As of July 2013, Detroit had a 16% unemployment rate, while the state of Michigan had an unemployment rate of 8.8% and the national unemployment rate was 7.4%.[13][14]

A measure on the 2009 general election ballot proposed to change the city council from a nine-member at-large legislative body to a council with seven members elected by district and two additional members elected at-large, beginning in 2013. The measure was overwhelmingly approved, with support of 73.35% of voters.[15][16]

The mayor and city council were stripped of most of their power when Governor Rick Snyder appointed Kevyn Orr as the city's Emergency Manager in March 2013. Orr removed Council President Charles Pugh from his position in June 2013 after Pugh stopped showing up to council meetings. Two other City Council members, Kwame Kenyatta and Gary Brown, resigned in June, reducing the number of sitting members on the City Council to six. Orr directed the Council to leave the vacant seats empty until the fall 2013 election, as long as the smaller city council meetings could still make quorum, the minimum attendance requirement in order to hold a meeting.[17][18]

As of the 2010 Census, Detroit was 82.7% African American, the largest percentage of any city with a population over 100,000.[19] Duggan's election will make him the first white mayor elected in Detroit in over 40 years, since the 1970-1974 tenure of Roman Gribbs.[20]

See also


  1. Michigan Live, "Mike Duggan projected to win Detroit mayoral election," November 5, 2013
  2. CBS Detroit "Motor City Slugfest! Duggan, Napoleon Duke It Out," October 20, 2013. accessed October 20, 2013
  3. 3.0 3.1 3.2 3.3 3.4 3.5 3.6 CBS Detroit "Detroit Mayoral Debate Part 1." accessed October 22, 2013
  4. CBS Detroit "Detroit Mayoral Debate Part 2." accessed October 22, 2013
  5. Duggan for Detroit "Every Neighborhood has a Future." accessed October 23, 2013
  6. FBI Unified Crime Reports, 1995 "Crime Index Offenses Reported." accessed October 23, 2013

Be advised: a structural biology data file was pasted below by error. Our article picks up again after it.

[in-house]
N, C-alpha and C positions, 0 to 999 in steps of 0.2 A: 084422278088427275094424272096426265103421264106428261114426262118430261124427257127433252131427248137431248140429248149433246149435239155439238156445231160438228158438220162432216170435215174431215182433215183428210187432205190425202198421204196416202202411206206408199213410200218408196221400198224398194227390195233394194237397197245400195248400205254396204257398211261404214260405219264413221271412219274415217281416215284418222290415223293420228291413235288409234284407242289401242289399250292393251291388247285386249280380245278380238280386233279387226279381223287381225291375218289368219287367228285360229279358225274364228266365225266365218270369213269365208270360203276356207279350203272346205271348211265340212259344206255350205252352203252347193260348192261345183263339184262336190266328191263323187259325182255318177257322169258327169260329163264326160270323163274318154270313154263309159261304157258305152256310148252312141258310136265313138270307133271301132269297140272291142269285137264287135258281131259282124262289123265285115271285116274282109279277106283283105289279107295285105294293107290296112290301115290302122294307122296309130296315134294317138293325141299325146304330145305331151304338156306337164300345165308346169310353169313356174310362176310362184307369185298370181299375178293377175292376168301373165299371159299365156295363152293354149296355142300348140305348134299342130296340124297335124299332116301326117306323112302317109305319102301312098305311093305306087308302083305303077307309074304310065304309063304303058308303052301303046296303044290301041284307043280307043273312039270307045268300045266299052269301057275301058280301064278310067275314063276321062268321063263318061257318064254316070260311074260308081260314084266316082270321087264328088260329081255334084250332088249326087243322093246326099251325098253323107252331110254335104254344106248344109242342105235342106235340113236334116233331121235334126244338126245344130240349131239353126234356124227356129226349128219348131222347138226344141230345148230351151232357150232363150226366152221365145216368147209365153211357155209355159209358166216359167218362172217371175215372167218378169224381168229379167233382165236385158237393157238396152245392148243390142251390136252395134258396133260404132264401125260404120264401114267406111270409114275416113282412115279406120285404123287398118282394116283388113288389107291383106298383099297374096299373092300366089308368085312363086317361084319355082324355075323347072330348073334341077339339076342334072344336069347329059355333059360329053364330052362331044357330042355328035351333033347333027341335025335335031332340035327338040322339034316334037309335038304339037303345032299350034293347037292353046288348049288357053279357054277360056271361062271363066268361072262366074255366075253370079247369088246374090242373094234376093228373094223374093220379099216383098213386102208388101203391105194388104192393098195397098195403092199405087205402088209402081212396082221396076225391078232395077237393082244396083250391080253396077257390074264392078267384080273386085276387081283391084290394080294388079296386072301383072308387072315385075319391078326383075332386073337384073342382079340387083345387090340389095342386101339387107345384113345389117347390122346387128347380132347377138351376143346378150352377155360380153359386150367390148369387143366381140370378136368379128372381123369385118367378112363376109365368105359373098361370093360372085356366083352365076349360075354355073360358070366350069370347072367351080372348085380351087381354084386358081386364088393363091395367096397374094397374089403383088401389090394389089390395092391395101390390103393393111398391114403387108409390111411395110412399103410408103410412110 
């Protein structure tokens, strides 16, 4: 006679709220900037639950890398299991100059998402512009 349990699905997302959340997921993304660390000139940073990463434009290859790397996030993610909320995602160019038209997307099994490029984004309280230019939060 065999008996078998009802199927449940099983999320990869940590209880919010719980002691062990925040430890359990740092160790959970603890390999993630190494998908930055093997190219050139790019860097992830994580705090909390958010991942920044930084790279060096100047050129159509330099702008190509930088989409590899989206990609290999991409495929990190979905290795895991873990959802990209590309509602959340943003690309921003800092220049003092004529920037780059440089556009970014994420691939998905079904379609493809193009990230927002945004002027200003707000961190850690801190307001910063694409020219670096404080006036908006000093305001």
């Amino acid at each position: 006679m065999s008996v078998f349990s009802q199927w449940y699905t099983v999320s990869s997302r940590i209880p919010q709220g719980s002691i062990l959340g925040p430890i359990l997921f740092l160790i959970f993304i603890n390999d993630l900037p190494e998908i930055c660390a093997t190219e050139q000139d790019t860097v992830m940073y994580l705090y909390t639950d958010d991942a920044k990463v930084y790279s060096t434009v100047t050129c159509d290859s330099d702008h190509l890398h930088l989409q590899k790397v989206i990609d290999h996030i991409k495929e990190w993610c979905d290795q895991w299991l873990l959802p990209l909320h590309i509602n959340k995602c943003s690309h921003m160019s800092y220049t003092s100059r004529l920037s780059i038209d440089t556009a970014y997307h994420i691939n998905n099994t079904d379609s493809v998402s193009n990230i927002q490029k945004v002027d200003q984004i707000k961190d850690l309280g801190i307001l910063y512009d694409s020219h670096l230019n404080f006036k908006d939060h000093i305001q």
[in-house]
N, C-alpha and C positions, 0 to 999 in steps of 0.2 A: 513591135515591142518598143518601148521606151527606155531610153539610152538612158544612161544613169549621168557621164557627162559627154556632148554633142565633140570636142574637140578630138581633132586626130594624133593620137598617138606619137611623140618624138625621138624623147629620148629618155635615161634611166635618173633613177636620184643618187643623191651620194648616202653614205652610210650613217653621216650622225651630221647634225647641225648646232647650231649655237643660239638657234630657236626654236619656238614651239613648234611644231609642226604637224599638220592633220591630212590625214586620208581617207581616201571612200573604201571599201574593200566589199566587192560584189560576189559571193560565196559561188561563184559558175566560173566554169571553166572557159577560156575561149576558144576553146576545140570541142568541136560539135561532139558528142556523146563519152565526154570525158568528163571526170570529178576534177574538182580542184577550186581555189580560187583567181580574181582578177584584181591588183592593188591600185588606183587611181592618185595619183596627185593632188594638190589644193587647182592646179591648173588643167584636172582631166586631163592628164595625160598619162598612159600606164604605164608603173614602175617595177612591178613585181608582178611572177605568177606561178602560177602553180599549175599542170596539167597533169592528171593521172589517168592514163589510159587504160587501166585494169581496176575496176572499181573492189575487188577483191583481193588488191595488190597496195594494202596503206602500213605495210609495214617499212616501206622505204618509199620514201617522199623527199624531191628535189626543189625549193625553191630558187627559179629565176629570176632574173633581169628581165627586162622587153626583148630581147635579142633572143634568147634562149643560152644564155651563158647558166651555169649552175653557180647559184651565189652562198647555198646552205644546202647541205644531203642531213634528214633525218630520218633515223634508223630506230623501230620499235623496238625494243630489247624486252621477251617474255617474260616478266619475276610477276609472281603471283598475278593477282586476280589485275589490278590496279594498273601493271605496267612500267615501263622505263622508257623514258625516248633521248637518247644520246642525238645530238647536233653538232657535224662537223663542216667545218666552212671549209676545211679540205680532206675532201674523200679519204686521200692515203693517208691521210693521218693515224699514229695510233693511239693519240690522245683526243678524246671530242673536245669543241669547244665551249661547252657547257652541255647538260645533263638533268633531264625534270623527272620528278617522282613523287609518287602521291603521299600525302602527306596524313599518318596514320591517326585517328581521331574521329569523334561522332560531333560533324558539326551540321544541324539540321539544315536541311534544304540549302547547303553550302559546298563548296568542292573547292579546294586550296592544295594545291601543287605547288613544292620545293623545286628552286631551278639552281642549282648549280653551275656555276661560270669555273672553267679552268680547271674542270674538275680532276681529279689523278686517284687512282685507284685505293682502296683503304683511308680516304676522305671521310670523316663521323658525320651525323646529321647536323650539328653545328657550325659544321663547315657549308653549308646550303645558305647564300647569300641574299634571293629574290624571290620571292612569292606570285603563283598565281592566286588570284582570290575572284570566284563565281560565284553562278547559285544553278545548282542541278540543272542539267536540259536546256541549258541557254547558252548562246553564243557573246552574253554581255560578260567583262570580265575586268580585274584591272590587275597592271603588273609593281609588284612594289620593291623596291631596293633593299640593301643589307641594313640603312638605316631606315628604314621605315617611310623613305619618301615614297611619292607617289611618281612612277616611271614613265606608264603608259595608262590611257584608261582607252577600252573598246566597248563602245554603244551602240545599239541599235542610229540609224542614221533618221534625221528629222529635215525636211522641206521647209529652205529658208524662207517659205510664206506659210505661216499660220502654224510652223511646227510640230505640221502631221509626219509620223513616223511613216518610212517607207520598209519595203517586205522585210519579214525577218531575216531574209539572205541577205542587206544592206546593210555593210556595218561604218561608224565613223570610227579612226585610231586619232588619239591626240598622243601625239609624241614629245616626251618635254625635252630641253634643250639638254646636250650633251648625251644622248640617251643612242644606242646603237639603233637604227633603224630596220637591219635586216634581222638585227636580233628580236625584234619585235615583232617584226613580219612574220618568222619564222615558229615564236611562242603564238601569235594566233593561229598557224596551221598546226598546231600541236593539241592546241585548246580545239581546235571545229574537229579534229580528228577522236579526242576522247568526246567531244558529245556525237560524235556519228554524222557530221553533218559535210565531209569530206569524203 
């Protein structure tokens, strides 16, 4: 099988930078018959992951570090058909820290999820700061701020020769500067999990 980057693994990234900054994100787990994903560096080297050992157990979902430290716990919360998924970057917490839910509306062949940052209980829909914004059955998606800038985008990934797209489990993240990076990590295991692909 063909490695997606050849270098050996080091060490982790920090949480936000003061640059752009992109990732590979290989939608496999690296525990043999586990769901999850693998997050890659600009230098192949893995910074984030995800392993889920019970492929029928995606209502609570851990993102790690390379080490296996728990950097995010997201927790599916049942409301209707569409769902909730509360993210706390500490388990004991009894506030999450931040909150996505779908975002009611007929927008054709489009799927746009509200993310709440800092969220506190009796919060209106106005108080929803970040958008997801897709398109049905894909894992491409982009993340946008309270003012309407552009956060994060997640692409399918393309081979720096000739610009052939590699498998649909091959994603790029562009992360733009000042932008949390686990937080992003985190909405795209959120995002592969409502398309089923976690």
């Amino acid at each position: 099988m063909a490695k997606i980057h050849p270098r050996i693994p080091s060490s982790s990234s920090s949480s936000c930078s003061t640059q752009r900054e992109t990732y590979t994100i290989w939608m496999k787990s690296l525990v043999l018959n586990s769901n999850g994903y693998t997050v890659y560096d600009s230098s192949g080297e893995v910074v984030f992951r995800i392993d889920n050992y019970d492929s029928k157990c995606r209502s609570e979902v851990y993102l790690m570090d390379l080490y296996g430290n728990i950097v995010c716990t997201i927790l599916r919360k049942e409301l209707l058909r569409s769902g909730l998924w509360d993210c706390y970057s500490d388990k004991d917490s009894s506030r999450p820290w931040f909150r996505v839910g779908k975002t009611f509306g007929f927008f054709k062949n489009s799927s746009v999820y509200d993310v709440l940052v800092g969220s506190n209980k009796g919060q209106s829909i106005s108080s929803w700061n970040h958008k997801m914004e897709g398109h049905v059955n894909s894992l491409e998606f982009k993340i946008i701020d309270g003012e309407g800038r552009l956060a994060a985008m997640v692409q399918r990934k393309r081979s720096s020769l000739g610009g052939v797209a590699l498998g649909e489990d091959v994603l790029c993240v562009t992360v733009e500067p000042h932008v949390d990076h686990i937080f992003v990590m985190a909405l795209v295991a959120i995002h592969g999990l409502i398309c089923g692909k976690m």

7. FBI Unified Crime Reports, 2001 "Crime Index Offenses Reported." accessed October 23, 2013
  8. US Census, "2012 Population Estimates"
  9. Morning Sun News "Detroit mayor, city council retain salaries" March 26, 2013. accessed October 18, 2013
  10. United States Census Detroit, Michigan Quickfacts. accessed October 22, 2013
  11. Wayne State University Detroit African American History Project Detroit Historical Events. accessed October 22, 2013
  12. Huffington Post Business "Detroit's Abandoned Building Problem Is An Actual 'Blight Emergency,' Says City Manager," September 16, 2013. accessed October 22, 2013
  13. Washington Post "Amid Detroit bankruptcy, residents grapple with poverty and unemployment" July 19, 2013. accessed October 18, 2013
  14. Michigan Department of Technology, Management and Budget Historical Unemployment Statistics. accessed October 18, 2013
  15. Citizens Research Council of Michigan "Detroit Ballot Issues - Proposal D: Election of Detroit City Council Members" October 2009. accessed October 15, 2013
  16. City of Detroit Elections Center "2009 November 3, General Election Results" November 3, 2009. accessed October 15, 2013
  17. NBC News "Its relevance reduced, Detroit council picks new leaders," July 9, 2013. accessed October 17, 2013
  18. Huffington Post "Charles Pugh, Detroit City Council President, Stripped Of Title, Salary By Kevyn Orr," June 26, 2013. accessed October 17, 2013
  19. United States Census Bureau "The Black Population: 2010" September 2011. accessed October 18, 2013
  20. Newsweek "Mike Duggan: A White Candidate For (Gasp!) Detroit" March 5, 2013. accessed October 18, 2013